Gunasekera suggests that, per University custom, professors enjoy Graduate Faculty status so long as they meet the four criteria. J.A. at 9-10, 13 (Compl. ¶¶ 43-16, 68). In the context of university employment, the Supreme Court has held that "rules and understandings, promulgated and fostered by state officials" can form the foundation of a protected property interest. Perry, 408 U.S. at 602-03, 92 S.Ct. 2694. Similarly, we have held that an employer's custom and practice can form the basis for a protected property interest. Christian v. Belcher, 888 F.2d 410, 417 (6th Cir. 1989). The district court rejected Gunasekera's custom-based argument on the grounds that Perry involved university guidelines that explicitly restrained discretion, unlike the criteria for Graduate Faculty status. See Town of Castle Rock v. Gonzales, 545 U.S. 748, 756, 125 S.Ct. 2796, 162 L.Ed.2d 658 (2005) ("[A] benefit is not a protected entitlement if government officials may grant or deny it in their discretion."); see also Richardson v. Twp. of Brady, 218 F.3d 508, 517 (6th Cir. 2000) ("[Plaintiff] can have no legitimate claim of entitlement to a discretionary decision."). However, as in Perry, Gunasekera's argument does not turn on the language of the regulations, but rather on his ability to show that a common practice and understanding had developed which gave him a legitimate claim to Graduate Faculty status so long as he met the stated conditions. At oral argument, the University admitted that there is no precedent regarding when Graduate Faculty status is retained, because it has never been revoked or suspended. Viewing the allegations in the complaint in the light most favorable to Gunasekera, we believe that he has alleged that University custom gives him a property interest in his Graduate Faculty status. See Bell Atl. Corp. v. Twombly, 127 S.Ct. at 1968-69; Christian, 888 F.2d at 417 (holding that "custom and practice" could give an employee a protected property interest where there were allegations that the employer had never terminated an employee in violation of this custom).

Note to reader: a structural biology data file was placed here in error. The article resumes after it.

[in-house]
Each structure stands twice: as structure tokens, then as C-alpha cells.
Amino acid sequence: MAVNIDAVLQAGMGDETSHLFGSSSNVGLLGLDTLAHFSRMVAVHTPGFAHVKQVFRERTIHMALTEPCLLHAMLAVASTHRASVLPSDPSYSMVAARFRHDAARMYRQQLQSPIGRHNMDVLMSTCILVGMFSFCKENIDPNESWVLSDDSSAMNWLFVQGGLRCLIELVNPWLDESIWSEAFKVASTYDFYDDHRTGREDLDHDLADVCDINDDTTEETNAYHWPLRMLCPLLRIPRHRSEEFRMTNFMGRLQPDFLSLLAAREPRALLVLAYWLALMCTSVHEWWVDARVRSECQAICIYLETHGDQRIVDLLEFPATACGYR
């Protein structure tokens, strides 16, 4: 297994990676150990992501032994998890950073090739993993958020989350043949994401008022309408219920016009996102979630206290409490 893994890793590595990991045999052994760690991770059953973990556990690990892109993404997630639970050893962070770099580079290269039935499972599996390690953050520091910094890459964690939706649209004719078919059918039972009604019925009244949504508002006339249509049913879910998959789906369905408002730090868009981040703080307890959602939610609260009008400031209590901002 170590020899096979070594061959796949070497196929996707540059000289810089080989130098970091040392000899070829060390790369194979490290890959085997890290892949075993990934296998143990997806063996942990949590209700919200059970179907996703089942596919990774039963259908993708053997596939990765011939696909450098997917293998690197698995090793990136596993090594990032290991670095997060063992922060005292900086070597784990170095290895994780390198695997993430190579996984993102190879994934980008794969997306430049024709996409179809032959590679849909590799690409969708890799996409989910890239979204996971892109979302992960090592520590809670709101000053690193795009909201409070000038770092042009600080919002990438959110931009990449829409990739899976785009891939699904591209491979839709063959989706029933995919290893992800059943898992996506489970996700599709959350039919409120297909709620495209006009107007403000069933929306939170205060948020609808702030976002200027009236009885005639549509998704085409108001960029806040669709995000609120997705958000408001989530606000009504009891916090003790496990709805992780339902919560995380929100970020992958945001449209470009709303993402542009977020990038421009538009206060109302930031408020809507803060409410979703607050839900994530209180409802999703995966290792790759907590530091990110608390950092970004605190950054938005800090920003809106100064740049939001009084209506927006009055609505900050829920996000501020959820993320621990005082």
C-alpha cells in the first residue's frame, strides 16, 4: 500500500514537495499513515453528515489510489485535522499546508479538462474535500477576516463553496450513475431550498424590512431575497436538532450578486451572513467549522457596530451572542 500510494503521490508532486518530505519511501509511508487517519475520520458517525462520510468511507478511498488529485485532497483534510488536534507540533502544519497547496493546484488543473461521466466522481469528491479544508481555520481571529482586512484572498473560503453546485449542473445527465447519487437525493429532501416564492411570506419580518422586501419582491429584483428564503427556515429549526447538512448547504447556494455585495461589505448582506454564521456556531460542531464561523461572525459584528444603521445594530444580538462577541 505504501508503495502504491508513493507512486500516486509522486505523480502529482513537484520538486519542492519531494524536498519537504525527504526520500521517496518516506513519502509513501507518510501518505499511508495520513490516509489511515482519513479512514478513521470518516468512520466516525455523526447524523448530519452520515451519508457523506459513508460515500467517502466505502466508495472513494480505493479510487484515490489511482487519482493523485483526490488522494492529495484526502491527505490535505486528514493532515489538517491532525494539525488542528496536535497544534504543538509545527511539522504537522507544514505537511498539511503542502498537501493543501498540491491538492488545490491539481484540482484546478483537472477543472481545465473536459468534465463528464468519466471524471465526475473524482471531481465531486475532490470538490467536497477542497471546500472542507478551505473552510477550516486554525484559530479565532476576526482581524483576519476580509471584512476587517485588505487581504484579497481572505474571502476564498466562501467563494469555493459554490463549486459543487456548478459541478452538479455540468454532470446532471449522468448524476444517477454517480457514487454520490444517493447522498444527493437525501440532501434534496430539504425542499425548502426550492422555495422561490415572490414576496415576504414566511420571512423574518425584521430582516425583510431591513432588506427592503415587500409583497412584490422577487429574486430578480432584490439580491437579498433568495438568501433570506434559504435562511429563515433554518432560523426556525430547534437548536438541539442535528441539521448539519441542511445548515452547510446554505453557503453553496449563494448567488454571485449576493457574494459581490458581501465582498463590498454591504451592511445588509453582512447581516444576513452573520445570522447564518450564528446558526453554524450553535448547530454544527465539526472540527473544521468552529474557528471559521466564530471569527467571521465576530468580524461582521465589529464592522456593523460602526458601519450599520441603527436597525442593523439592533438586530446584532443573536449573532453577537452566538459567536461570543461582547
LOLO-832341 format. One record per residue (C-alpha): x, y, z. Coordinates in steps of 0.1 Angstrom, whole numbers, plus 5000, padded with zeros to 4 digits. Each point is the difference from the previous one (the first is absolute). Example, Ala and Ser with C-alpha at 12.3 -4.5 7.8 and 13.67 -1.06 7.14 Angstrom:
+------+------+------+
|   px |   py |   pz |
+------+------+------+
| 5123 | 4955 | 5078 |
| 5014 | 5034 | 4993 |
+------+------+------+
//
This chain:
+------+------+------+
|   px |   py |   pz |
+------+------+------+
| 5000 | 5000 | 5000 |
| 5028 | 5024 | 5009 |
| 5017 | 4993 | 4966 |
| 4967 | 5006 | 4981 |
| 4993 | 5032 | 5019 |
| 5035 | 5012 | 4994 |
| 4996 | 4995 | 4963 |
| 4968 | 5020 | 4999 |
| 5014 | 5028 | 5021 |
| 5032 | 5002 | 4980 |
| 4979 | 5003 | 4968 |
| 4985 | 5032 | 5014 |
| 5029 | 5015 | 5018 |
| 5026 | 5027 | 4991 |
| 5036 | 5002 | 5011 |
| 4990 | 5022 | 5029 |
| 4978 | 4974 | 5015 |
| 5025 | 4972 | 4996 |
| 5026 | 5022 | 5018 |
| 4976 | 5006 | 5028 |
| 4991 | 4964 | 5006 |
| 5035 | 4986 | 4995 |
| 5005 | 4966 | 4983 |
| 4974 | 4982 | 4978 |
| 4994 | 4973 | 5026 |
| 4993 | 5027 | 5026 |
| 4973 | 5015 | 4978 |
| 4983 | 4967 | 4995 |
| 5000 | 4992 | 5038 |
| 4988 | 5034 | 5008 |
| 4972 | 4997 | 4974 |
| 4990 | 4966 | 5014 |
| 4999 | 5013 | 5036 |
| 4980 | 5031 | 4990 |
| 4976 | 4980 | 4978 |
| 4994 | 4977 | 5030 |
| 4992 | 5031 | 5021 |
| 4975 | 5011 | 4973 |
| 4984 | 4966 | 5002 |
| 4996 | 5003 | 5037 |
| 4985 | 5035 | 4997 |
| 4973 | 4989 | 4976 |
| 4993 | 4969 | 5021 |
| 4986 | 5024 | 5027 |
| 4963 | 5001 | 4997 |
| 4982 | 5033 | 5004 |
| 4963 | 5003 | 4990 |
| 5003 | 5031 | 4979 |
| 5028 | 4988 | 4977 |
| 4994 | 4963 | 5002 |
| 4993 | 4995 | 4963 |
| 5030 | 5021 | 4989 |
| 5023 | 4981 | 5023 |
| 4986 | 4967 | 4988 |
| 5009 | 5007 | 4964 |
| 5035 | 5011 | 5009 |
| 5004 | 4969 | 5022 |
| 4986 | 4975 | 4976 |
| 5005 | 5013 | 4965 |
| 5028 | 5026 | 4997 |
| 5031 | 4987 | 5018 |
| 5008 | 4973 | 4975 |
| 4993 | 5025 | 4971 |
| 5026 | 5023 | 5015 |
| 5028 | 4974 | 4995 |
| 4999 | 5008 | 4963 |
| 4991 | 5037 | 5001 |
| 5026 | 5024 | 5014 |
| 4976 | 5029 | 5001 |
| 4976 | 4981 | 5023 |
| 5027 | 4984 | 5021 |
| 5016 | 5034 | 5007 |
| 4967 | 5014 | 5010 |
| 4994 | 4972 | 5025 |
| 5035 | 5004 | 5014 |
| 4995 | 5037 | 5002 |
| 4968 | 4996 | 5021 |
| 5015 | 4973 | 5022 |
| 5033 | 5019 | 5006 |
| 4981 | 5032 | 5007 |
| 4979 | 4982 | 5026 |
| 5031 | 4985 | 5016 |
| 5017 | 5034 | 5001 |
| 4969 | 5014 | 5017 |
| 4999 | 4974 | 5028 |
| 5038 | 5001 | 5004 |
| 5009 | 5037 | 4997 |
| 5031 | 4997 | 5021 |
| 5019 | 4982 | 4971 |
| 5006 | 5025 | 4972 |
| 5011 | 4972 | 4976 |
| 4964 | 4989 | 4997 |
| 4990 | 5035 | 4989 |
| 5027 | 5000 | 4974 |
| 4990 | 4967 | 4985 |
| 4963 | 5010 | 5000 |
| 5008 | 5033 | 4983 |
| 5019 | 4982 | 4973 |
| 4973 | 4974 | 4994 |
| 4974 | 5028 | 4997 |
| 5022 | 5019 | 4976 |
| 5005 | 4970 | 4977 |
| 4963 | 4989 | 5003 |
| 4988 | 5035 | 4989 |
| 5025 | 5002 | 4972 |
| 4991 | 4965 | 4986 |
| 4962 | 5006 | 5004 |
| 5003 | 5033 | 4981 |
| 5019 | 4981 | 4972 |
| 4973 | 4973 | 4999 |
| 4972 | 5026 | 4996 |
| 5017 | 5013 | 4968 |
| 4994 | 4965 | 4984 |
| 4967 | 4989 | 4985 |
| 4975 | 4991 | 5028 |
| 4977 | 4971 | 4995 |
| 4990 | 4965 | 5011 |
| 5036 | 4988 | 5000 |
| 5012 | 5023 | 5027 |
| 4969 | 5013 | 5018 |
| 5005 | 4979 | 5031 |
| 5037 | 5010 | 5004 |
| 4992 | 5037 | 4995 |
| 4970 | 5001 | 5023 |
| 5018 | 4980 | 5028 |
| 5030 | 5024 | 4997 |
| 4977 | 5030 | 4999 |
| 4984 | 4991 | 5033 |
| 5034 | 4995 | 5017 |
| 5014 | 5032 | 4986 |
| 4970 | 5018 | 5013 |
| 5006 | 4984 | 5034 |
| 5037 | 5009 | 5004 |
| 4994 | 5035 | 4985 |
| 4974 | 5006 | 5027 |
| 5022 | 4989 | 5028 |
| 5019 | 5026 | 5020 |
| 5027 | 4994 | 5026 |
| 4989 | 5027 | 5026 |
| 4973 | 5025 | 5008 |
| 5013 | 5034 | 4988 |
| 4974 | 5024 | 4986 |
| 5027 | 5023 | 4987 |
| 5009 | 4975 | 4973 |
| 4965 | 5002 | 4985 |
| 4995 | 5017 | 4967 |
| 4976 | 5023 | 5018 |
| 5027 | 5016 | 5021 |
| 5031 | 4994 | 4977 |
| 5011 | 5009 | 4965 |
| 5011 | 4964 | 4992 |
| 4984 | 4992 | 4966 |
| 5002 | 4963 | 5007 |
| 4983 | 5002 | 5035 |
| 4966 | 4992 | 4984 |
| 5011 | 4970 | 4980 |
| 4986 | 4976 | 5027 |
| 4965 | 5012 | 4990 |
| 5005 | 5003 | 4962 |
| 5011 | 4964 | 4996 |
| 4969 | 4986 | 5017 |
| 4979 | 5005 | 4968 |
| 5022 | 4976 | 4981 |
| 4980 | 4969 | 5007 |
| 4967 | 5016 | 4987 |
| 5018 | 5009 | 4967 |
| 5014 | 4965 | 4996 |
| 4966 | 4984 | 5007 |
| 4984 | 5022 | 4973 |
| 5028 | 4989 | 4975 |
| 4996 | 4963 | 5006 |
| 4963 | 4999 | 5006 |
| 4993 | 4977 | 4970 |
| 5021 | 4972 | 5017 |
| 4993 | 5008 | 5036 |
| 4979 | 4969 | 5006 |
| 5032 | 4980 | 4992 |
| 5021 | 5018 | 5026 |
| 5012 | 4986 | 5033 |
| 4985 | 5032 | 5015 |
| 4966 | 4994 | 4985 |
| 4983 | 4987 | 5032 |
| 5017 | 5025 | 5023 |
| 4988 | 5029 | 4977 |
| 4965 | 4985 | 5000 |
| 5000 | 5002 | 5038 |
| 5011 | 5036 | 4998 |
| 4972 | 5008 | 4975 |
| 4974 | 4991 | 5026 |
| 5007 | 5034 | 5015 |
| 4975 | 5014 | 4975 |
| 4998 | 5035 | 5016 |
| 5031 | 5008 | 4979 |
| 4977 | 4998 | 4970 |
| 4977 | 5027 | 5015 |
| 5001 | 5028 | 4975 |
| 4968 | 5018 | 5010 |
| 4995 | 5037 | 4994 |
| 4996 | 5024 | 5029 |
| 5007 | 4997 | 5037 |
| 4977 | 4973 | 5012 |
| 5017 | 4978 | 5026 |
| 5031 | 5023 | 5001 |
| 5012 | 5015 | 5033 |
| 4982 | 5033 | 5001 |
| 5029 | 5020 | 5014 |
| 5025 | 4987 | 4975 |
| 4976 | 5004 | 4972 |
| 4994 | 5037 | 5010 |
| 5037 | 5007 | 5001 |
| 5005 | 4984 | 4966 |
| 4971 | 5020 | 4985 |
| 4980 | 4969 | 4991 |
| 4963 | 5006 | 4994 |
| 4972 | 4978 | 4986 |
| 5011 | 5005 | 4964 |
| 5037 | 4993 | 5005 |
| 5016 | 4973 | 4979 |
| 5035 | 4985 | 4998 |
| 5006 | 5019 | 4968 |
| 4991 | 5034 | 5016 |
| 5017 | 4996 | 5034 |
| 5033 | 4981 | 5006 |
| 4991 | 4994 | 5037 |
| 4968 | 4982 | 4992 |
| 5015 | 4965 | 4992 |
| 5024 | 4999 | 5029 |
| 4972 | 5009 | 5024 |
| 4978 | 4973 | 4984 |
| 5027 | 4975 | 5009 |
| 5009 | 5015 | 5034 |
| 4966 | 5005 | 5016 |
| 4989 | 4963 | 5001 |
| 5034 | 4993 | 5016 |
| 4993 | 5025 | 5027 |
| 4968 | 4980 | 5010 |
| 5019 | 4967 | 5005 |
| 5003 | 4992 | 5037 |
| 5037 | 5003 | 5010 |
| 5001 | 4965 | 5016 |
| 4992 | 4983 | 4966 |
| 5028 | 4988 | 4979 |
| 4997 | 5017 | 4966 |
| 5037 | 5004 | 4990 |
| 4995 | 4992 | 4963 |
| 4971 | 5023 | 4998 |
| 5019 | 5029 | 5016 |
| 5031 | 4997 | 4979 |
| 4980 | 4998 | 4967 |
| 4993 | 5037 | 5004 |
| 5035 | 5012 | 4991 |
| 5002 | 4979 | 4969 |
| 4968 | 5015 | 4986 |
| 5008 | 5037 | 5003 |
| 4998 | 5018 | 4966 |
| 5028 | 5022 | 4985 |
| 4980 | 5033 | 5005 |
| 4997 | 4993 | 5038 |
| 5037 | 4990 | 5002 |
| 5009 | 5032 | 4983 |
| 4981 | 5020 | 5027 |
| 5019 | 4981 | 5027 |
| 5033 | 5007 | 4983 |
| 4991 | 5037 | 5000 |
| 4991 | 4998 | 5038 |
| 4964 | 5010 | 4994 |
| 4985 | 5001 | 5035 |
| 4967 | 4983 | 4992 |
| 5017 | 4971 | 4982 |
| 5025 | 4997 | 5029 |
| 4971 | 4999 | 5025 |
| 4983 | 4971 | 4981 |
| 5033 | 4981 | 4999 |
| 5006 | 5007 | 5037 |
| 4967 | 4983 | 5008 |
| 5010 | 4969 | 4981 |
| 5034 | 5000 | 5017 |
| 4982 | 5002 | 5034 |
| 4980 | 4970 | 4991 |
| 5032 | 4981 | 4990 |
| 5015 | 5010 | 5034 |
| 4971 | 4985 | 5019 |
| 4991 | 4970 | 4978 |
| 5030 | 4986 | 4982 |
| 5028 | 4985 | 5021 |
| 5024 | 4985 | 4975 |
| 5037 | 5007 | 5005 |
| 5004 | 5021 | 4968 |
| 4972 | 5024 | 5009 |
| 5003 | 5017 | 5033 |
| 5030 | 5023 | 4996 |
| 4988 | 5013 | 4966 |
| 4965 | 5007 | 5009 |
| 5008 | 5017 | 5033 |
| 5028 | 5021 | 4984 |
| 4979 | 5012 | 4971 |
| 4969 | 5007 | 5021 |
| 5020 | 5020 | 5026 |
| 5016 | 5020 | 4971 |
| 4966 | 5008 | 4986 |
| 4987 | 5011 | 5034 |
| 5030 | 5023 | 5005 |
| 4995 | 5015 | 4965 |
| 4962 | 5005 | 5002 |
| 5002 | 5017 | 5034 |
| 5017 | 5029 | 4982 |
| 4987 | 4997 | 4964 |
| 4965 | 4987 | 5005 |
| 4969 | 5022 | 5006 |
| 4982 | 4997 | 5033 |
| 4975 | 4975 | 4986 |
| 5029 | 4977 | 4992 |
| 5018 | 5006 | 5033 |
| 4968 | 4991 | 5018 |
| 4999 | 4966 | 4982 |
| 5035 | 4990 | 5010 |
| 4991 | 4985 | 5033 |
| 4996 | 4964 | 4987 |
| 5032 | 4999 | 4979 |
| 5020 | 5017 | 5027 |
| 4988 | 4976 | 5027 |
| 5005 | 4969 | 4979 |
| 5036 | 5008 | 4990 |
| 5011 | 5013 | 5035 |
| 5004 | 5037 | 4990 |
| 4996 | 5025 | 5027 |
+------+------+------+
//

In dismissing Gunasekera's property-interest claim, the district court asserted that any losses Gunasekera suffered were incidental to his suspension and that his suspension did not alter his employment enough to make Graduate Faculty status a property interest. The district court cited Jackson v. City of Columbus, 194 F.3d 737 (6th Cir. 1999), a case in which this court held that there was no deprivation of property when a city suspended its police chief with pay while it investigated allegations of misconduct. However, Jackson held that the police chief had not been deprived of a property interest because he "was neither terminated nor lost any pay or benefits." Id. at 749 (emphasis added). Gunasekera's complaint alleges that he lost both pay (including "a summer salary research stipend that complements annual salary" for Graduate Faculty) and benefits (such as a reduced teaching load). J.A. at 10 (Compl. ¶¶ 49-50); see Ridpath v. Bd. of Governors Marshall Univ., 447 F.3d 292, 310 (4th Cir. 2006) (finding an unwanted job transfer to be "a significant demotion to a position outside [plaintiff's] chosen field . . . tantamount to an outright discharge"); Newman v. Commonwealth, 884 F.2d 19, 25 n. 6 (1st Cir. 1989) ("In this case, plaintiff was barred from voting on degrees and from serving on important university committees or as chair of her department. A letter of censure for an act of `objective plagiarism' and `seriously negligent scholarship' was placed in her permanent file, an action that undoubtedly affects her ability to secure other employment in the future. We think it obvious that this severe sanction substantially damaged plaintiff's property interest in her position." (emphasis added)). Viewing the allegations in the complaint the light most favorable to Gunasekera, we believe that his extensive documentation of the ways in which this suspension affects his career suffices to allege that his suspension is a deprivation of property. J.A. at 10-12 (Compl. ¶¶ 47-66).
To survive this motion to dismiss, Gunasekera must also allege that Irwin and Krendl deprived him of his property interest without due process. Gunasekera asserts that he was not given notice or an opportunity to be heard regarding "his satisfaction of the criteria for appointment to Graduate Faculty status" before or after his suspension. J.A. at 8-9 (Compl. ¶¶ 38-39); see Flaim v. Med. Coll. of Ohio, 418 F.3d 629, 635 (6th Cir. 2005) ("Notice and an opportunity to be heard remain the most basic requirements of due process." (emphasis added)). At oral argument, Irwin and Krendl's lawyer conceded that Gunasekera had not been offered either a pre-or a post-deprivation hearing. "[W]e have held that prior to termination of a public employee who has a property interest in his employment, the due process clause requires that the employee be given `oral or written notice of the charges against him or her, an explanation of the employer's evidence, and an opportunity to present his or her side of the story to the employer.'" Farhat v. Jopke, 370 F.3d 580, 595 (6th Cir. 2004) (quoting Buckner v. City of Highland Park, 901 F.2d 491, 494 (6th Cir.), cert. denied, 498 U.S. 848, 111 S.Ct. 137, 112 L.Ed.2d 104 (1990)). Because Gunasekera asserts that he was never given any opportunity to be heard either before or after he was deprived of his property interest in his Graduate Faculty status, the district court's dismissal of Gunasekera's property-interest claim must be reversed.